Forthwith the pails, and the yoke by which he was wont to carry them, marched of themselves up the hill.  Emelian, seeing this, was very much surprised, and said to the pike:

“Will it always be so?”

To which the pike made answer:

“All things you wish will be done, even as this has been done: only don’t forget the words which I have taught you.”

Thereupon he released the pike into the water, and went himself after his pails.  The neighbours, seeing what was going on, were filled with wonder, and said, amongst, themselves—

“What is the fool about?  The pails of water walk of themselves, and he walks after them.”

But Emelian, without saying anything to them, went home, and the pails went of themselves into the keeping-room, and placed themselves on the bench, while the fool mounted upon the petsch.  A little time after, his sisters-in-law said to him again:

“Emelian, what do you lie there for? go and cut some wood.”

But the fool said:

“Yes, indeed, and why not you?”

“We?” screamed his sisters-in-law; “it is now winter, and if you do not go and cut some wood you will soon be cold.”

“I am lazy,” said the fool.

“Lazy?” said his sisters-in-law to him, “then you will be frozen.”

Thereupon they added:

“If you don’t go and cut wood we will tell our husbands not to give you the red caftan, nor the red cap, nor the boots.”

The fool, from the desire which he felt to obtain the red caftan, cap, and boots, was obliged to comply with their request.  But as he was thoroughly lazy, and did not wish to get down from the petsch, he said these words softly as he lay:

“At the pike’s behest, and at my request, go, hatchet, now, and cut down wood; and do you, wood, come of yourself to the room, and stow yourself within the stove.”

Forthwith, the hatchet, without anyone taking it, hopped forth, and began to cut away, and the wood of itself came into the room, and stowed itself in the stove, at the sight of which the sisters-in-law wondered much at the craft of Emelian; and every day, when the fool only ordered the hatchet to go out and cut wood, the hatchet went and cut some.  And in this manner he lived with his sisters-in-law for some time.  At length, his sisters-in-law said to him:

“Emelian! we have no wood, so pray go out into the forest and cut some.”

The fool said: “Why don’t you go yourselves?”

“How should we go?” replied his sisters-in-law; “the forest is a great way off, and as it is now winter, it is too cold for us to go to the forest for wood.”

But the fool said to them:

“I am lazy.”

“Lazy!” cried his sisters-in-law; “if you don’t go you will soon be cold.  But if you refuse to go, when your brothers, our husbands, come home we will order them to give you neither red caftan, red cap, nor red boots.”

The fool, wishing to obtain the red caftan, cap and boots, felt obliged to go to the forest for wood, and getting up from the petsch, he began to put on his stockings and boots, and to dress himself; and when he was quite dressed he went out into the court, and drawing the sledge out of the shed, and taking with him a rope and hatchet, he mounted the sledge, and bade his sisters-in-law open the gate.  The sisters-in-law, seeing that he got into the sledge without putting the horses to it, for the fool did not lead out the horses, said to him:

“How is this, Emelian? you have got into the sledge without putting the horses to it.”

But he said to them that he had no need of horses, and only wanted them to open the gate.  The sisters-in-law did so, and the fool as he sat in the sledge, said:

“At the pike’s behest, and at my request, set forward, sledge, to the forest.”

At these words the sledge forthwith went forth.  The country people living around were quite astounded to see Emelian riding in the sledge without horses, and going with such speed that, even if the best pair of horses in the world had been fastened to the sledge, it would have been impossible to go quicker.  Now as it was necessary for the fool, in order to reach the forest, to go through the town, he drove through it at full speed; but as he did not know that it was necessary for him to cry out, in order that the people might not be run over, he drove through the city without crying to the people to get out of the way, and ran over a great number of them, and although they gave chase to him, yet it was impossible to overtake him.  Emelian, having passed through the city and reached the wood, stopped the sledge.  The fool then getting out of the sledge, said:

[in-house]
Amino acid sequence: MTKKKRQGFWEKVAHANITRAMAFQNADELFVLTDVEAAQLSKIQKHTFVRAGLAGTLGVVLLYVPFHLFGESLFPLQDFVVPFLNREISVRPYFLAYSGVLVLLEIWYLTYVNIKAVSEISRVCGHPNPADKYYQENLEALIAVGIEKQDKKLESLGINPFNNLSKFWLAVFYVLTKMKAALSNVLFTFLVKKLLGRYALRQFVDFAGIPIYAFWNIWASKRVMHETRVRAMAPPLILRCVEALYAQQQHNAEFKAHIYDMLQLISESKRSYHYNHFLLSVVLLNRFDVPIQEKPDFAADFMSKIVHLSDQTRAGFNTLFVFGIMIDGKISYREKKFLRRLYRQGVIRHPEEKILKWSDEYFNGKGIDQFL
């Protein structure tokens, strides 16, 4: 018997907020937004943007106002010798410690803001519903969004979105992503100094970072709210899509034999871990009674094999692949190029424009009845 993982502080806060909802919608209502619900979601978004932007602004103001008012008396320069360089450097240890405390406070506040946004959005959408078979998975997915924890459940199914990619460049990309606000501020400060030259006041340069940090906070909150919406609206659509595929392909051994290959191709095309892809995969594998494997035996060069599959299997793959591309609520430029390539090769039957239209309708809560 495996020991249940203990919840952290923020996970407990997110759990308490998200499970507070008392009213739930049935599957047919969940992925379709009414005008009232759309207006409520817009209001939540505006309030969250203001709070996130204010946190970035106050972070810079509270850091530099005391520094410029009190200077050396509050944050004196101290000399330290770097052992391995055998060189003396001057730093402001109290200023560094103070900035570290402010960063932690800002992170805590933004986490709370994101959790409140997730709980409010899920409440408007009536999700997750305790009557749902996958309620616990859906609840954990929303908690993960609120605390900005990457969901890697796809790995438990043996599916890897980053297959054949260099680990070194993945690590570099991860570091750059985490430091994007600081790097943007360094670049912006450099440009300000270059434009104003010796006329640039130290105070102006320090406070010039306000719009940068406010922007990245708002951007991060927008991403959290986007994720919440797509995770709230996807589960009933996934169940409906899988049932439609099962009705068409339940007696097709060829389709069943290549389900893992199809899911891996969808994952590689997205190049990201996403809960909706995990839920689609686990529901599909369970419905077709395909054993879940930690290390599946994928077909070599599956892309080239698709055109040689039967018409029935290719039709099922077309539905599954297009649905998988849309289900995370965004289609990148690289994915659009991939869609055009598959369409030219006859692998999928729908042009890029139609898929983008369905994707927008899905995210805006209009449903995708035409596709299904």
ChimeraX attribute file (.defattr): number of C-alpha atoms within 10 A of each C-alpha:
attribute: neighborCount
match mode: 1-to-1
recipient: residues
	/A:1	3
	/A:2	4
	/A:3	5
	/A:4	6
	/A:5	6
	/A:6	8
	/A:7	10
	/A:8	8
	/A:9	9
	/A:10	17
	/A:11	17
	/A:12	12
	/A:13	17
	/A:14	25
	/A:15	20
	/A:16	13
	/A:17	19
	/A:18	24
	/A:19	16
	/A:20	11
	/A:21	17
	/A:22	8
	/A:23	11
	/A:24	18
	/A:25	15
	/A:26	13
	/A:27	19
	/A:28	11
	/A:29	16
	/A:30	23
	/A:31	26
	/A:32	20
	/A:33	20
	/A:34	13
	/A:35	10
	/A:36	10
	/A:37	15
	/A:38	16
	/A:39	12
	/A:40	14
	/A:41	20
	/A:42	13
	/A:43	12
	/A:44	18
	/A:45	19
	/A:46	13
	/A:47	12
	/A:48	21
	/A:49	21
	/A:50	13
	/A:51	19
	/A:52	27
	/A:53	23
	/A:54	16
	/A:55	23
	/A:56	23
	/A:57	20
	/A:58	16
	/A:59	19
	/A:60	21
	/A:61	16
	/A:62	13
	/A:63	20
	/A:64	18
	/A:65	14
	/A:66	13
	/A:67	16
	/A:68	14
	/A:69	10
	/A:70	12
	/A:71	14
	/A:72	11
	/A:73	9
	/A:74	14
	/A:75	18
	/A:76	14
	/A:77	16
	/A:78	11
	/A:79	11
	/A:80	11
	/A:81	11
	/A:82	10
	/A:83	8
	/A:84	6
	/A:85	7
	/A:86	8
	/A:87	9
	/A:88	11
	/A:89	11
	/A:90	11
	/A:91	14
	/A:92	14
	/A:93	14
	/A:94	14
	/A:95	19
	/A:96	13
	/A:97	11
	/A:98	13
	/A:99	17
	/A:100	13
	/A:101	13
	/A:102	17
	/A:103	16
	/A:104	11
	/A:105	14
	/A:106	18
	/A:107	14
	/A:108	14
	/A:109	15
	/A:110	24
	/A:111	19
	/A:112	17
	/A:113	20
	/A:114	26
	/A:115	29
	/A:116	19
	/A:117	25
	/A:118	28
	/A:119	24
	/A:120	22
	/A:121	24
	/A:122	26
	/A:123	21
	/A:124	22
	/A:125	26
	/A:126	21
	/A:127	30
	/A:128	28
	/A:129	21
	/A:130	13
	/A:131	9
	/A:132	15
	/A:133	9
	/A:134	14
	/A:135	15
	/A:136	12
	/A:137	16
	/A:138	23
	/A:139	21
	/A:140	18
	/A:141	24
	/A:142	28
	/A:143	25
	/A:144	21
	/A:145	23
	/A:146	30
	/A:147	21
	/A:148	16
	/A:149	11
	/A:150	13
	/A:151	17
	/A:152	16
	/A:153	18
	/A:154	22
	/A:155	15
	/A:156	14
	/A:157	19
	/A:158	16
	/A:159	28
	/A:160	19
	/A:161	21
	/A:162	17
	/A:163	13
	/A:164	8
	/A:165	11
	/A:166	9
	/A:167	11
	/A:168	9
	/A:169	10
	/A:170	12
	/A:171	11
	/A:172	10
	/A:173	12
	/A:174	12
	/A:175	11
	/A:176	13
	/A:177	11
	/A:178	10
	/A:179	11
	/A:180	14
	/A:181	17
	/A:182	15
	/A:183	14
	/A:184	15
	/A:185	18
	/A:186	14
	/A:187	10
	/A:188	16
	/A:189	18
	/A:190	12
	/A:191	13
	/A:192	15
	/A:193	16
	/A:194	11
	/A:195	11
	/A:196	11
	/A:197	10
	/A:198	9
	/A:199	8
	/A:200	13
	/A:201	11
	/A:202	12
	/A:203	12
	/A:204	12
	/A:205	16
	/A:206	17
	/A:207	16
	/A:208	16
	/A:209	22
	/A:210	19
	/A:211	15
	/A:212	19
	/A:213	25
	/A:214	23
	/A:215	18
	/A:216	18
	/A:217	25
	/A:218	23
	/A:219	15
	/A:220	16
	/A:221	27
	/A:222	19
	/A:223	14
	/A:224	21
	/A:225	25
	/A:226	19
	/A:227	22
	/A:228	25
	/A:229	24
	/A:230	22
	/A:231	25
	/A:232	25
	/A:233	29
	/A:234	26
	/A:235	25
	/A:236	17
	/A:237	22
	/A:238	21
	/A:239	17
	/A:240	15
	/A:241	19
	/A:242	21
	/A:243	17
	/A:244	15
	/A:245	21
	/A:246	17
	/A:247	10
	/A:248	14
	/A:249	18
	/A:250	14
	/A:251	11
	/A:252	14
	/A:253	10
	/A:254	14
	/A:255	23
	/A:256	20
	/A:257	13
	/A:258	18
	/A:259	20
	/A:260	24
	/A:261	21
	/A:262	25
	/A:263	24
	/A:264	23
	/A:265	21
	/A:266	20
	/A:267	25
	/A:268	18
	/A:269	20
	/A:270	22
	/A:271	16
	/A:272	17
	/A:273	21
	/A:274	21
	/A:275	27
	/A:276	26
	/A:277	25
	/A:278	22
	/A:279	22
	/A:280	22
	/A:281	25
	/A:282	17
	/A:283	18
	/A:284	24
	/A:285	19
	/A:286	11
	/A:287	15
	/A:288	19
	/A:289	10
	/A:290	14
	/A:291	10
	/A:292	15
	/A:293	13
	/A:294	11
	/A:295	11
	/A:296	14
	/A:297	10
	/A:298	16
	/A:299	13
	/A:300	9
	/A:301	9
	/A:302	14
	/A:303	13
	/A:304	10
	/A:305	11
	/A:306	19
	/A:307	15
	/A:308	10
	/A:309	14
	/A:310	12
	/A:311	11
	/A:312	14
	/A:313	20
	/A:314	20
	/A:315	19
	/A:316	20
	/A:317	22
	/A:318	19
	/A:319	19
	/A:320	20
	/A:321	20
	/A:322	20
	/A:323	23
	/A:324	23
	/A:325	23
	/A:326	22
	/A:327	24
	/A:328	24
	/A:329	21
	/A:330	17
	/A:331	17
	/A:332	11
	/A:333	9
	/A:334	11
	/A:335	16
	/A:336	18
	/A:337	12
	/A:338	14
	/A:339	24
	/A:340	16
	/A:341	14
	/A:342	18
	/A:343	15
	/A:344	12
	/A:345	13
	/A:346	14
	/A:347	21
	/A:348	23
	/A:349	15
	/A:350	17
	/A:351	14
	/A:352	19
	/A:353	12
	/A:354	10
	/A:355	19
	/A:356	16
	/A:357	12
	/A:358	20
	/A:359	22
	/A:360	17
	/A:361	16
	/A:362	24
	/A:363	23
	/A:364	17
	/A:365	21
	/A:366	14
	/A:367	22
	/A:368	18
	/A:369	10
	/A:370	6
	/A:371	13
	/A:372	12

“At the pike’s behest, and at my request, fall, hatchet, now to cutting wood; and do you, wood, gather yourself into the sledge and be corded.”

Scarcely had the fool said these words when the hatchet began to cut wood, and the wood, gathering itself up, placed itself in the sledge, and tied itself with the cord.  After he had cut as much wood as he wanted, he ordered the hatchet to cut down a small oak; and when the hatchet had done so, he placed himself upon the load, and said:

“At the pike’s behest, and at my request, O sledge, now travel home.”

The sledge instantly set off very briskly.  But when Emelian arrived at the city in which he had run over so many people, the folks were waiting for him in order to seize him, and as soon as he drove into the city they set about dragging him off the load and began to belabour him.  The fool, seeing that they were pulling him and beating him, said these words, in an undertone:

“At the pike’s behest, and at my request, now, sapling, break their arms and legs.”

Forthwith the sapling, springing out, began to beat them in a pretty manner, and the people taking to flight, the fool drove out of the town to his own village, whilst the sapling drubbed all soundly, and went in pursuit of them.  Emelian, on reaching his home, mounted upon the petsch.

In the meantime, after he had driven out of the city, there was much talk of him everywhere,—not because he had driven over a number of people, but because he had come driving to the city on a sledge without horses; and by degrees the news reached the court, and came to the ears of the king himself.  The king, on hearing the story, felt no little desire to see the fool, and sent an officer with some soldiers to seek him.  The officer proceeded without delay out of the city, taking the road by which the fool had travelled in order to go to the forest.  On arriving at the village where Emelian lived, the officer sent for the starost, or head man of the village, and said to him:

“I am sent by the king to take your fool, and convey him to his presence.”